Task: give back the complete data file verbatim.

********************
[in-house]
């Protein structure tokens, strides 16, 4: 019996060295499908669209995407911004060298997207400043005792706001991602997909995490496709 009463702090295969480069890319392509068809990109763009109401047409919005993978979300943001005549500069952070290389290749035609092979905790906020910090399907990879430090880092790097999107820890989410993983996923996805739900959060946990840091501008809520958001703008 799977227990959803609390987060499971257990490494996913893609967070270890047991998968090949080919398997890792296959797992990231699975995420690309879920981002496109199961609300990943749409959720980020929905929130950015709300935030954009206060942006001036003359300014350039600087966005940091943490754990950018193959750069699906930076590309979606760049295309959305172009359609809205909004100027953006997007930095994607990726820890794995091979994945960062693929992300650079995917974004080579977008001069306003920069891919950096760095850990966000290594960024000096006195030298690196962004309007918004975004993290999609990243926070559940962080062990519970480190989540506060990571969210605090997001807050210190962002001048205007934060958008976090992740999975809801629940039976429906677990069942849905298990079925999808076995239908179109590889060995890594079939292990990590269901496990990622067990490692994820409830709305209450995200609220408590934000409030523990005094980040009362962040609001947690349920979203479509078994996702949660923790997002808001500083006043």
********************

[in-house]
């Protein structure tokens, strides 16, 4: 019996060295499908669209995407911004060298997207400043005792706001991602997909995490496709 009463702090295969480069890319392509068809990109763009109401047409919005993978979300943001005549500069952070290389290749035609092979905790906020910090399907990879430090880092790097999107820890989410993983996923996805739900959060946990840091501008809520958001703008 799977227990959803609390987060499971257990490494996913893609967070270890047991998968090949080919398997890792296959797992990231699975995420690309879920981002496109199961609300990943749409959720980020929905929130950015709300935030954009206060942006001036003359300014350039600087966005940091943490754990950018193959750069699906930076590309979606760049295309959305172009359609809205909004100027953006997007930095994607990726820890794995091979994945960062693929992300650079995917974004080579977008001069306003920069891919950096760095850990966000290594960024000096006195030298690196962004309007918004975004993290999609990243926070559940962080062990519970480190989540506060990571969210605090997001807050210190962002001048205007934060958008976090992740999975809801629940039976429906677990069942849905298990079925999808076995239908179109590889060995890594079939292990990590269901496990990622067990490692994820409830709305209450995200609220408590934000409030523990005094980040009362962040609001947690349920979203479509078994996702949660923790997002808001500083006043």